IATA issues "grim" outlook - airlines bear brunt of economic woes


The International Air Transport Association (IATA) has revised its loss forecast for the global airline industry, to reflect the dramatic deterioration in revenues, as a result of slumping freight demand and premium passenger traffic since its last forecast in Dec-2008.

Falling off a cliff: IATA monthly international freight volume (FTKs) vs Premium passenger demand (% change year-on-year): Jul-2005 to Jan-2009

Industry net losses are now expected to reach USD4.7 billion (Dec-2008 forecast: USD2.5 billion) and operating losses will balloon to USD8.5 billion (Dec-2008: USD5.0 billion).

Forecast operating profit and net profit (USD millions) by region: 2009

Industry net margins will be -1% in 2009 - marking the fifth negative annual result in the past seven years for the global airline industry. At its peak in 2007, the global airline industry reported a net margin of just 2.5%.

Industry operating profit margin and net profit margin: 2003 to 2009E

Traffic forecasts slashed

2009 cargo traffic is predicted to fall by 13% (Dec-2008 forecast: -5%), passenger traffic will contract 5.7% (Dec-2008: -3%) and airlines will cut capacity by 6%.

Forecast airline traffic (passenger and cargo combined) (TKP) growth and capacity (ATK) growth (% change year-on-year) by region: 2009

Annual passenger and cargo traffic growth rates have been falling since 2004 and will be deeply negative this year, reflecting the expected 1.9% reduction in worldwide GDP - the deepest fall since the 1930s.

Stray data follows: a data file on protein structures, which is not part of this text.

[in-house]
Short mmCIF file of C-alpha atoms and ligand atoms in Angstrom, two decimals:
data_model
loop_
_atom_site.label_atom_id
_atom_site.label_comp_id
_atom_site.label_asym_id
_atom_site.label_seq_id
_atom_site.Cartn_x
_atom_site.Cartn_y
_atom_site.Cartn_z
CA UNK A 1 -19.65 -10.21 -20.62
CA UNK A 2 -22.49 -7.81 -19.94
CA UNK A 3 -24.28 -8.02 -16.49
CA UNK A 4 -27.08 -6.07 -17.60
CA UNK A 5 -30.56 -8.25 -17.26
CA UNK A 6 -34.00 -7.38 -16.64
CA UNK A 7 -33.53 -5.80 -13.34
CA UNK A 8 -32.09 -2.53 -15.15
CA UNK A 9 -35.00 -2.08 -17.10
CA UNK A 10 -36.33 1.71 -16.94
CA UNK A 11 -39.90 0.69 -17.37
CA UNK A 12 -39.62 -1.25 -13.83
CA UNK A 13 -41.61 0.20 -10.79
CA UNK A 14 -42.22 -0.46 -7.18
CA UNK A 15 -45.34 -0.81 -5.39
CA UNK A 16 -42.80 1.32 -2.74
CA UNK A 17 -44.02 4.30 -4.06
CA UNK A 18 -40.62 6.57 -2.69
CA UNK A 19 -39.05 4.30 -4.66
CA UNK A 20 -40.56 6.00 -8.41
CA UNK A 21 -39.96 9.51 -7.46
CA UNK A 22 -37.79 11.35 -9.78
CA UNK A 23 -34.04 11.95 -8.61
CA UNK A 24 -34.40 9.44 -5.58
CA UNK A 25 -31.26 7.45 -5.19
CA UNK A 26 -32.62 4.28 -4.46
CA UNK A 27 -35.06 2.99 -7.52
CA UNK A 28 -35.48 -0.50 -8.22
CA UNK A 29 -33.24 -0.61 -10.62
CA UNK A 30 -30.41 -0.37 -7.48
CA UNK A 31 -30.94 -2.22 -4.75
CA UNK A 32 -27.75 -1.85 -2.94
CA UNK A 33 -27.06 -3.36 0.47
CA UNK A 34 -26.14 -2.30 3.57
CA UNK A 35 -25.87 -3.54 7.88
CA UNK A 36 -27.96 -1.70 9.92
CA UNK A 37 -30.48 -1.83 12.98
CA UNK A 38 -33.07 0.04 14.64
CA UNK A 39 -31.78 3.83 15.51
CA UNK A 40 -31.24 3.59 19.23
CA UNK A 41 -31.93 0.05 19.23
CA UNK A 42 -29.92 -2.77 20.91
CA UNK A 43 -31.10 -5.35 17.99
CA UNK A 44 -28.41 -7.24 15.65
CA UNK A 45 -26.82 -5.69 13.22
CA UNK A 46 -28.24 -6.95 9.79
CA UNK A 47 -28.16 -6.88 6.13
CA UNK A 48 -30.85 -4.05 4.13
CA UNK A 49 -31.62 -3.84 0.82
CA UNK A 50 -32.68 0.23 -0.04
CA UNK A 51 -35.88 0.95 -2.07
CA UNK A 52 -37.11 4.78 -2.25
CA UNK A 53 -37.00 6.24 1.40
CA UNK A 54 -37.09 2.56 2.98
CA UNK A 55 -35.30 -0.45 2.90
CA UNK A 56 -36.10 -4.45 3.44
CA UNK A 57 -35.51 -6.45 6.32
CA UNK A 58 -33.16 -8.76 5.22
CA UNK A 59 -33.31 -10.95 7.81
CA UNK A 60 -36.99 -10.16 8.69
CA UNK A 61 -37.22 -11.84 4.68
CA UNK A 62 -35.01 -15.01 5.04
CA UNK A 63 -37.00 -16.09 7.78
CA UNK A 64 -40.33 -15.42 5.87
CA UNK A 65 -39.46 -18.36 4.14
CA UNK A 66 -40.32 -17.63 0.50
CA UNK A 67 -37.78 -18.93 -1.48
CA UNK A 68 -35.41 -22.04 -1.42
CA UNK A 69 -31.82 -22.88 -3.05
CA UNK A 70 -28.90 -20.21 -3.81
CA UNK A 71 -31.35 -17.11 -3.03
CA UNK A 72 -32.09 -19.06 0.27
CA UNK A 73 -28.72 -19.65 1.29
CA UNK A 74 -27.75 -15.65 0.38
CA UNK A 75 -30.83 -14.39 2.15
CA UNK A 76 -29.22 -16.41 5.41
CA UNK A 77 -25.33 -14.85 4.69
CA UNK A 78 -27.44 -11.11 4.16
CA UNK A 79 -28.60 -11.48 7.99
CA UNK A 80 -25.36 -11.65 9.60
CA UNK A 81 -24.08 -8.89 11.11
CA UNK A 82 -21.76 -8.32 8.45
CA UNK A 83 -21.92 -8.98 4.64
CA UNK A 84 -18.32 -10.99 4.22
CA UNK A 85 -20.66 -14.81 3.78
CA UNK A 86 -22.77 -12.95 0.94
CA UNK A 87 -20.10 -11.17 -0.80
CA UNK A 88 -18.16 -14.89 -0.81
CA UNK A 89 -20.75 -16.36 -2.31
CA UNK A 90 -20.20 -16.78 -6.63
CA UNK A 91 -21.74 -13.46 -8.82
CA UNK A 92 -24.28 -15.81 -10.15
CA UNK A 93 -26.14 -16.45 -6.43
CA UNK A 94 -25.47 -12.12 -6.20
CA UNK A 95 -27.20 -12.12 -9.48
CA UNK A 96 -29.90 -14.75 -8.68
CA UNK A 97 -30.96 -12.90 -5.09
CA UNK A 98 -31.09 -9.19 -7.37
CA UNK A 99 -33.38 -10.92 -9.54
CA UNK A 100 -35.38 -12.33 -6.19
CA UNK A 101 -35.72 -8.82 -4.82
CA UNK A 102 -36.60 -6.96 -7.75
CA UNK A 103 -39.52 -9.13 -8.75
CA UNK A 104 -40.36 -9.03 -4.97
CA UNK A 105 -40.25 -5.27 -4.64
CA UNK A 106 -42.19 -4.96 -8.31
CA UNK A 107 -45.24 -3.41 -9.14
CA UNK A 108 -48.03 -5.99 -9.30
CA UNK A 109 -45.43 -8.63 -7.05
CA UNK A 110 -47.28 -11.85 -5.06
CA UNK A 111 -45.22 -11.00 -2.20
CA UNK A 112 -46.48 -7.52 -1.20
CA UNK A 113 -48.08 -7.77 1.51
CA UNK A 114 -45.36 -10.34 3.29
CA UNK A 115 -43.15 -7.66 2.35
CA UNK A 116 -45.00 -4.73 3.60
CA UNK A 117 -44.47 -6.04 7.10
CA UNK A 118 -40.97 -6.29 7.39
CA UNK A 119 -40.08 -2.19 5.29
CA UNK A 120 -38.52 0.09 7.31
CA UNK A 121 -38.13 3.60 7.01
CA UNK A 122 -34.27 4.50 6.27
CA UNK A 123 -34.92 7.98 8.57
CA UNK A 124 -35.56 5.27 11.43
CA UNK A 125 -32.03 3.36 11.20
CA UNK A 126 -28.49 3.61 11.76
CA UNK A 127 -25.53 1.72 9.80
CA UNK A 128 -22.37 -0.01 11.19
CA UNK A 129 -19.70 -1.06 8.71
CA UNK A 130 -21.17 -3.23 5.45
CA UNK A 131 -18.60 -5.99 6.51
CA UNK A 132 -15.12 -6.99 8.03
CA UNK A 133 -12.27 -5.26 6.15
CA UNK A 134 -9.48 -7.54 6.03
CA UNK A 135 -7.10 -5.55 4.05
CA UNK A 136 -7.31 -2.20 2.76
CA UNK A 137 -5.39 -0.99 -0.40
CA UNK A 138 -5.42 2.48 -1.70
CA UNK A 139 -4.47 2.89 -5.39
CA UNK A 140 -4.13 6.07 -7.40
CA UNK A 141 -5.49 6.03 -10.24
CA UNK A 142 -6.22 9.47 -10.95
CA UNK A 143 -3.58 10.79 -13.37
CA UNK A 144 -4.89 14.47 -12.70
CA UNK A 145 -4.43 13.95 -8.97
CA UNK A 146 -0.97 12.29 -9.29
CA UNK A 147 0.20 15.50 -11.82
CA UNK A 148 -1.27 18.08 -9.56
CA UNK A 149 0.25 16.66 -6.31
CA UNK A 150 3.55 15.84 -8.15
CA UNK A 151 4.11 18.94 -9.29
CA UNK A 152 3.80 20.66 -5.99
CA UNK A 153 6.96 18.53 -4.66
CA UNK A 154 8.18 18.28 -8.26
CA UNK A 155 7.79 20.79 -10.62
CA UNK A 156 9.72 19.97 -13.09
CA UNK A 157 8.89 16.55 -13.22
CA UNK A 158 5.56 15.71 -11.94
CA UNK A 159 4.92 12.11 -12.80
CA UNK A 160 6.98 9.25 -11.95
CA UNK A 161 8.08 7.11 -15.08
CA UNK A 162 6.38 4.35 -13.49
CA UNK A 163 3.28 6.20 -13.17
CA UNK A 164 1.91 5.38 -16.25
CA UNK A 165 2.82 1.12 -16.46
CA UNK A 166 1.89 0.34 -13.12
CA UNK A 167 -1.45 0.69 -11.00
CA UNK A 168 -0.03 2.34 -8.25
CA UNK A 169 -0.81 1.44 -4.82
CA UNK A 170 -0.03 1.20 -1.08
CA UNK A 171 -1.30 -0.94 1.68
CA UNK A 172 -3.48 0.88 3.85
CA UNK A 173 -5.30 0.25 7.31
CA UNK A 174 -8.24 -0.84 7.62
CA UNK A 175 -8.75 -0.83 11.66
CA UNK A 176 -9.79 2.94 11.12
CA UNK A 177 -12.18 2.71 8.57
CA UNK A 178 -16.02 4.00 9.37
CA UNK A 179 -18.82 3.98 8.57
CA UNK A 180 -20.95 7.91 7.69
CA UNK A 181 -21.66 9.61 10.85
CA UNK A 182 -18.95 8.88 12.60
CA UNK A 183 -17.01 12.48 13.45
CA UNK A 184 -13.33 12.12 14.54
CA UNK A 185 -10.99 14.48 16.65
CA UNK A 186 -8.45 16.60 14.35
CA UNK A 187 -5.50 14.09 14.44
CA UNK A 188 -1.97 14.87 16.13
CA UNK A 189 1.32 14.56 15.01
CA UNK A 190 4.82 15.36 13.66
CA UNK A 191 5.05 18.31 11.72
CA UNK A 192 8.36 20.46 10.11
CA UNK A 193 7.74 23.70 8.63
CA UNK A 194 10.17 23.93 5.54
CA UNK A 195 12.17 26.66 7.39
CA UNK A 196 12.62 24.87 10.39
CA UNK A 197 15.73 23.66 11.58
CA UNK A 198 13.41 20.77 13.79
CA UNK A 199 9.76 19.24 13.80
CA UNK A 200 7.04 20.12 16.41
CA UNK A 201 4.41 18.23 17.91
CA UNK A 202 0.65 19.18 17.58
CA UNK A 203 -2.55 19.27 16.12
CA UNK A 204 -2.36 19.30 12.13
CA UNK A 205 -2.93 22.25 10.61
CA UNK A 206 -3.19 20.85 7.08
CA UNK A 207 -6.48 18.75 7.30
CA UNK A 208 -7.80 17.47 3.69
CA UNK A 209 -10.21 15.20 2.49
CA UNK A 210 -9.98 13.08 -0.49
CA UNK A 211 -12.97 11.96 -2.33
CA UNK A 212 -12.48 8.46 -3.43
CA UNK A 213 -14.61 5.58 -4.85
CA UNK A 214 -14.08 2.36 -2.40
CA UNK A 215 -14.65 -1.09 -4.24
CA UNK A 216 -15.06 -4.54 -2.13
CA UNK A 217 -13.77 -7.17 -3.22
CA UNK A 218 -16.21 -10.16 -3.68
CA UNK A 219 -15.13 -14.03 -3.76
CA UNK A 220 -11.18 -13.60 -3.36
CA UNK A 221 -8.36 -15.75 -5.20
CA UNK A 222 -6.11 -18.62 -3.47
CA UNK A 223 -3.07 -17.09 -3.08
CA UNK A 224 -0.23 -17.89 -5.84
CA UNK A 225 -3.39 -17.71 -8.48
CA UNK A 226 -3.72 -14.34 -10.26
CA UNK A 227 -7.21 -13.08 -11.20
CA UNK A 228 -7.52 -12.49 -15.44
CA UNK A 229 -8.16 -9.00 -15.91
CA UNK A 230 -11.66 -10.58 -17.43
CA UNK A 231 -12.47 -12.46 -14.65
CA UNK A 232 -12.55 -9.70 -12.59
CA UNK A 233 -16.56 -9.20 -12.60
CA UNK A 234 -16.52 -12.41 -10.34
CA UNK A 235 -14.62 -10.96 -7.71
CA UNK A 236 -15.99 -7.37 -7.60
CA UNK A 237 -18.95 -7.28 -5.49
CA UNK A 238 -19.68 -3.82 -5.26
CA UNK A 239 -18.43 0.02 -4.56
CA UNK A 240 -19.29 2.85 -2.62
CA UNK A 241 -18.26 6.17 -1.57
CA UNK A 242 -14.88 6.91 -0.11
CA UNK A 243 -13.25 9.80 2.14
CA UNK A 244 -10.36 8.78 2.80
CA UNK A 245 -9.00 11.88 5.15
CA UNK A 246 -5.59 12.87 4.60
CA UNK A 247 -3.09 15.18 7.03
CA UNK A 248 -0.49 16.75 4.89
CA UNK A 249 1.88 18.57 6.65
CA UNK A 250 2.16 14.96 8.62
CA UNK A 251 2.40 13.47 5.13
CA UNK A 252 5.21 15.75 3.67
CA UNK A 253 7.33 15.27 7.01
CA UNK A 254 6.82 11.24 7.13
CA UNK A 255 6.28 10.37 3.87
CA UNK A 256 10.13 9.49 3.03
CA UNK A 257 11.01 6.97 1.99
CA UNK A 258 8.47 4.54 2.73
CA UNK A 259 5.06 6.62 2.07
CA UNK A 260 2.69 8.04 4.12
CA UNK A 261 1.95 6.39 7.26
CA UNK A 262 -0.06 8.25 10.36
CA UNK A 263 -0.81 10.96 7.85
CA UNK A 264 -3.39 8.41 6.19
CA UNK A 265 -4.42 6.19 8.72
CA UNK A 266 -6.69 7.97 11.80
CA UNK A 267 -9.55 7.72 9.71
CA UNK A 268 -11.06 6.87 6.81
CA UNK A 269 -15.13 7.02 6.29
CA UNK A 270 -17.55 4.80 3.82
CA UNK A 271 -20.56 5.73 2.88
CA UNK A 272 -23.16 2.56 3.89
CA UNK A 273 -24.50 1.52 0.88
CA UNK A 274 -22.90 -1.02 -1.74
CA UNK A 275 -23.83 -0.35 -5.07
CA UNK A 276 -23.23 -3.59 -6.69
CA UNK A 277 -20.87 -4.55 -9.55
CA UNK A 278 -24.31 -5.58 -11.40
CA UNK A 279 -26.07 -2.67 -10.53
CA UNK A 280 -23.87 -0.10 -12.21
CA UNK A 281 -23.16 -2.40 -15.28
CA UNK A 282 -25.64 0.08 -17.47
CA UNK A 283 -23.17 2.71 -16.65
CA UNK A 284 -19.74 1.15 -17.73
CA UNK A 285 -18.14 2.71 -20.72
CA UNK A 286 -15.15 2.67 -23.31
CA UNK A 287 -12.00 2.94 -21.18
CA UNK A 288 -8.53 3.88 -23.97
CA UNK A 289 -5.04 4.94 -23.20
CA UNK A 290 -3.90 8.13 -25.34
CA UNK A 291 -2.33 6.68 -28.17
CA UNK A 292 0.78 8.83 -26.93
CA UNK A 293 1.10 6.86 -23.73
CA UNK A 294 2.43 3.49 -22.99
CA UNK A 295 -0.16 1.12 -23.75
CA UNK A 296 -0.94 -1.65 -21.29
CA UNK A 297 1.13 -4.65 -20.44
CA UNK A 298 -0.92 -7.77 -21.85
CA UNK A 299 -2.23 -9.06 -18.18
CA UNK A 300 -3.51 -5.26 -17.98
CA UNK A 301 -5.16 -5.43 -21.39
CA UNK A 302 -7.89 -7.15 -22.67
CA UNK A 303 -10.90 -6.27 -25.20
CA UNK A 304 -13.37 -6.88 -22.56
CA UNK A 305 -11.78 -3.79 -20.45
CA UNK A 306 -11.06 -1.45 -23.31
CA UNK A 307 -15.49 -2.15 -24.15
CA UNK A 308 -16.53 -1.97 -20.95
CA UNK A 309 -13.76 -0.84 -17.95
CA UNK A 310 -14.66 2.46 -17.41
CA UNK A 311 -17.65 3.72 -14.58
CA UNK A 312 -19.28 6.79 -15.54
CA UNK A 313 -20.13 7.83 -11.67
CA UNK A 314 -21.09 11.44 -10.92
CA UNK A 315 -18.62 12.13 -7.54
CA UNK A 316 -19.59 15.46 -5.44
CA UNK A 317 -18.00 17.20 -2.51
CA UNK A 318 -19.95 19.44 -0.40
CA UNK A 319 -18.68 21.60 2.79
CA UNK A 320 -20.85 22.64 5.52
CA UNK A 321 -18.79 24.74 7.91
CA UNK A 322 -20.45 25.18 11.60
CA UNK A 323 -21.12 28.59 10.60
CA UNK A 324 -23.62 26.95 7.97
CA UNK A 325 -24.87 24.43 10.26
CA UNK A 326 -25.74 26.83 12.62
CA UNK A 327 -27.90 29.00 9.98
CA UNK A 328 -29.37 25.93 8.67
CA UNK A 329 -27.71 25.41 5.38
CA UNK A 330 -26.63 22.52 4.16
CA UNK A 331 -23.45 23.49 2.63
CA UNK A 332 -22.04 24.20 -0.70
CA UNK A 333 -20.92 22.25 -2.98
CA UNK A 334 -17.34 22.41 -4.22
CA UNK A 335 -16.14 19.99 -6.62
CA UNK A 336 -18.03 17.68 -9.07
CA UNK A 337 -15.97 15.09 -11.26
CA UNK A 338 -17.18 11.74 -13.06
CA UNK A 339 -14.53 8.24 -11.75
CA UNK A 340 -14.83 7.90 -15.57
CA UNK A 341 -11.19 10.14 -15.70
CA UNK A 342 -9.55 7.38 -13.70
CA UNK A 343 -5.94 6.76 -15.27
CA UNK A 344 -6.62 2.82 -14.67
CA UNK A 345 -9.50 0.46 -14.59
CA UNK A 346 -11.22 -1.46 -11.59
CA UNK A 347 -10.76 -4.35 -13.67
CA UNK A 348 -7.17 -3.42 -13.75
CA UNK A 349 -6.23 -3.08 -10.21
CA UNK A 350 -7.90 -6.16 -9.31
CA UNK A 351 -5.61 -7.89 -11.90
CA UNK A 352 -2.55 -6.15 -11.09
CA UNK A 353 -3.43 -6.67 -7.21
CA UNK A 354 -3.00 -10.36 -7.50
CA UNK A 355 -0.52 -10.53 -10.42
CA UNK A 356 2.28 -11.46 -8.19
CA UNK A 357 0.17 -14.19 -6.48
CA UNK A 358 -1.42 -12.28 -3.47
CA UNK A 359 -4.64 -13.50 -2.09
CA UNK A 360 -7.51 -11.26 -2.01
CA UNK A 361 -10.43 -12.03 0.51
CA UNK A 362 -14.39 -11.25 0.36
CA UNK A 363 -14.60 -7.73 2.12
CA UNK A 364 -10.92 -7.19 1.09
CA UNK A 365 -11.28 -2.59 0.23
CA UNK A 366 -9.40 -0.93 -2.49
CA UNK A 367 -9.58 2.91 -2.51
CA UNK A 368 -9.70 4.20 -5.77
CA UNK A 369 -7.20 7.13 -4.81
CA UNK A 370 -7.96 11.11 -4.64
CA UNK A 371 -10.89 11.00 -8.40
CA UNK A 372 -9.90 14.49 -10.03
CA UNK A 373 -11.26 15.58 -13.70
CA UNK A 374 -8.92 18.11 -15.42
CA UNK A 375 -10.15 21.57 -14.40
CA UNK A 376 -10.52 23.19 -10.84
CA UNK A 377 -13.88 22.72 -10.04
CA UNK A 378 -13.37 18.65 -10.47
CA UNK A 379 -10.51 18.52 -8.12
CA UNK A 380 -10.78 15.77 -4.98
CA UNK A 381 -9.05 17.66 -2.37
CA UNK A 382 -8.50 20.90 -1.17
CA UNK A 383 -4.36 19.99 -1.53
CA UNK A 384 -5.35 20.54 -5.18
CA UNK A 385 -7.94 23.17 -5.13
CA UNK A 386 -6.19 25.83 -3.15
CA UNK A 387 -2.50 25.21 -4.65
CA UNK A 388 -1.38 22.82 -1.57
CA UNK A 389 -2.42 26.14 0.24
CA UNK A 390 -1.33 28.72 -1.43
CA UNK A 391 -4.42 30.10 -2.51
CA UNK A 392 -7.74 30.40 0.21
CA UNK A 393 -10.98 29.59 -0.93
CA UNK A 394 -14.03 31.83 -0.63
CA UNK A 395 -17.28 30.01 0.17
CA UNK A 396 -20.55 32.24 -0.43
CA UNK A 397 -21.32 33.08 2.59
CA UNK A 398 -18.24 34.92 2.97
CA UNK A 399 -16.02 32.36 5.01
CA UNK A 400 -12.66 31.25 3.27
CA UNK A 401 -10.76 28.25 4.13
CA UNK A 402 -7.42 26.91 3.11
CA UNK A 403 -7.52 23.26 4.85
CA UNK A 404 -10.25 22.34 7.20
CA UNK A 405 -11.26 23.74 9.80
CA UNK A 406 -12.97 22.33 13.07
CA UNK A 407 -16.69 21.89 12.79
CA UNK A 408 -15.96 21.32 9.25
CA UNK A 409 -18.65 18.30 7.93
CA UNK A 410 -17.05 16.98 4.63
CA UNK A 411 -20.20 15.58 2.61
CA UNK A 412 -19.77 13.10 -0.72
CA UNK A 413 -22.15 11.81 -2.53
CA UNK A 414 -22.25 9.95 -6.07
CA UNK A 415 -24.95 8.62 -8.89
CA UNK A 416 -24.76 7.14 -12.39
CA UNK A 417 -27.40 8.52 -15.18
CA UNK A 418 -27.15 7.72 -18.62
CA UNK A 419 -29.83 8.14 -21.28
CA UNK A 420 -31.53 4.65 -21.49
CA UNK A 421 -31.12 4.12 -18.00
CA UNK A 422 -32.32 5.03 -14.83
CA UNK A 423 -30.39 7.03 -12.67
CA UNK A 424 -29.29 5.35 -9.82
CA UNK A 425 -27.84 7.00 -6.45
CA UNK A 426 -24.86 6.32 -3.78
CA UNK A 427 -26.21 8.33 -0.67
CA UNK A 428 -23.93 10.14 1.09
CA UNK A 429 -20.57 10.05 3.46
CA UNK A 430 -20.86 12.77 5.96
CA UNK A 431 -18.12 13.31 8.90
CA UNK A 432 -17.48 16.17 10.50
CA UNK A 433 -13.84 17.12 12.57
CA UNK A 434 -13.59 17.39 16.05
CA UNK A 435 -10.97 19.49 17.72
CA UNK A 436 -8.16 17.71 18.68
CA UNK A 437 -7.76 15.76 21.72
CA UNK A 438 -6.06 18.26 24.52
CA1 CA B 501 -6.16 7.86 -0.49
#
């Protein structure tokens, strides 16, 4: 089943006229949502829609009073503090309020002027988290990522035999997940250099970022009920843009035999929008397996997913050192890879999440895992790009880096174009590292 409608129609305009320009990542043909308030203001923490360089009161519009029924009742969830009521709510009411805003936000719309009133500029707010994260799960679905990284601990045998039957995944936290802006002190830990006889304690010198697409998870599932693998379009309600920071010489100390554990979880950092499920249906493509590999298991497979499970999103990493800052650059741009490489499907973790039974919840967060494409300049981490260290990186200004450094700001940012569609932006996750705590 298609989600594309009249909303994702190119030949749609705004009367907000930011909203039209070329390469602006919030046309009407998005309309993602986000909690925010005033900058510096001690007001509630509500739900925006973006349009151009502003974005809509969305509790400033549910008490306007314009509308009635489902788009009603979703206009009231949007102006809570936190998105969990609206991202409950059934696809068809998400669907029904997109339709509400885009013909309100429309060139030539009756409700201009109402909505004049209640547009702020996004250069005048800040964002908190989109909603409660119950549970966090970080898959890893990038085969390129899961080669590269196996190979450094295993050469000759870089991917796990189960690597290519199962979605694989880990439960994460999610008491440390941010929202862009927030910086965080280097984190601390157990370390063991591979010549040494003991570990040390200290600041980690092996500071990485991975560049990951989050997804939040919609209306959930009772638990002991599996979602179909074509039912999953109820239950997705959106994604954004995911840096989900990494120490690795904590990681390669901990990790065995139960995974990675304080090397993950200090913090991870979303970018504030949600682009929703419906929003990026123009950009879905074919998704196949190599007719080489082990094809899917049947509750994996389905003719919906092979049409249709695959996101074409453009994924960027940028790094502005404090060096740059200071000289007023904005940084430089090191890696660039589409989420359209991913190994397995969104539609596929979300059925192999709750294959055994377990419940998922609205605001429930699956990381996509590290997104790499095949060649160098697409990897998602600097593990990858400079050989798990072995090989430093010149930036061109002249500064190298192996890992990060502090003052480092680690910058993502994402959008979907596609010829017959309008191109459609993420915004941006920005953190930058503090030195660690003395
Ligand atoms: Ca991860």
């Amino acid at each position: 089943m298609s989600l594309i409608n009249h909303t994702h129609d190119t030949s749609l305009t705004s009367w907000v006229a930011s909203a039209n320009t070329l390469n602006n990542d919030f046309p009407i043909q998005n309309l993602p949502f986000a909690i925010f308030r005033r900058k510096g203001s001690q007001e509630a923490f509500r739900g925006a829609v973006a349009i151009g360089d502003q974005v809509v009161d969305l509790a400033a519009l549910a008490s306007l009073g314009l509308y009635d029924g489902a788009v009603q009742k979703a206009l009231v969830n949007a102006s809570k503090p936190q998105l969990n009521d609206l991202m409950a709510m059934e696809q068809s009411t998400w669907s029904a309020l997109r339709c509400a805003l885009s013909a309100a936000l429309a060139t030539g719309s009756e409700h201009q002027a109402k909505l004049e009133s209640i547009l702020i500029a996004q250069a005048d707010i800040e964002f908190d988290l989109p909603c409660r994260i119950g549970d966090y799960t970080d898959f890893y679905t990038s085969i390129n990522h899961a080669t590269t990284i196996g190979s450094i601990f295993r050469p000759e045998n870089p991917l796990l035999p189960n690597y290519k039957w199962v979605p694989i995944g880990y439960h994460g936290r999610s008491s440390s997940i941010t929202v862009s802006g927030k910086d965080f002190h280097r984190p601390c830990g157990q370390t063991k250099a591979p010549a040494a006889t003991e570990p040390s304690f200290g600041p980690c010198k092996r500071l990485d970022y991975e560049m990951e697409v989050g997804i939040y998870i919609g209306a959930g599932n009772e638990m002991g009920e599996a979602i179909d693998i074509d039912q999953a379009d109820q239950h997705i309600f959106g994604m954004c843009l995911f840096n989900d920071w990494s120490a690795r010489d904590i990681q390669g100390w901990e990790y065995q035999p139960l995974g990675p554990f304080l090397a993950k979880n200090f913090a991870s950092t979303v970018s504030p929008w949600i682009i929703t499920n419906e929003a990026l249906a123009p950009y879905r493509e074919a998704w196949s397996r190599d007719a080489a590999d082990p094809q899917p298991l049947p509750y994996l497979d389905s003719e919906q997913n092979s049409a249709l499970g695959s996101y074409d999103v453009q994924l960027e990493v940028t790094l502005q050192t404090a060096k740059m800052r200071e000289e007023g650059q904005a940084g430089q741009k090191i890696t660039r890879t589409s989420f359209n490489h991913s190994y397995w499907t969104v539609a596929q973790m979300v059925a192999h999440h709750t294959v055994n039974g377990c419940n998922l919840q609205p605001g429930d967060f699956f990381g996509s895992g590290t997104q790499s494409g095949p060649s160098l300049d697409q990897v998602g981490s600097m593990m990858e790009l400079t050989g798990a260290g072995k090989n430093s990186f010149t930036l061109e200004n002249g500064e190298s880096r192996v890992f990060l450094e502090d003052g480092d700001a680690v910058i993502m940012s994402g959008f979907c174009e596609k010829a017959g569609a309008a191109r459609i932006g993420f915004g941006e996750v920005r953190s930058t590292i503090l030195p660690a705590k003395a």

World economic (GDP) growth compared to global passenger numbers and cargo volume growth (% change year-on-year: 2001 to 2009E

Revenue losses to outstrip fuel cost reductions

Airline revenues will decline by 12% or USD63 billion (Dec-2008: -6.5% to USD35 billion). The revenue reduction is greater than the expected USD52 billion reduction in the industry's fuel bill as a result of lower prices.

Overall, fuel is expected to ease to around one quarter of total costs after peaking at 32% last year.

Fuel cost proportion of total operating costs (%): 2001 to 2009F

Regional wrap: No market spared

According to IATA Director General & CEO, Giovanni Bisignani, "this crisis is re-sizing and re-shaping this industry". All regions are impacted, though regional differences remain significant.

Asia Pacific airline profitability slammed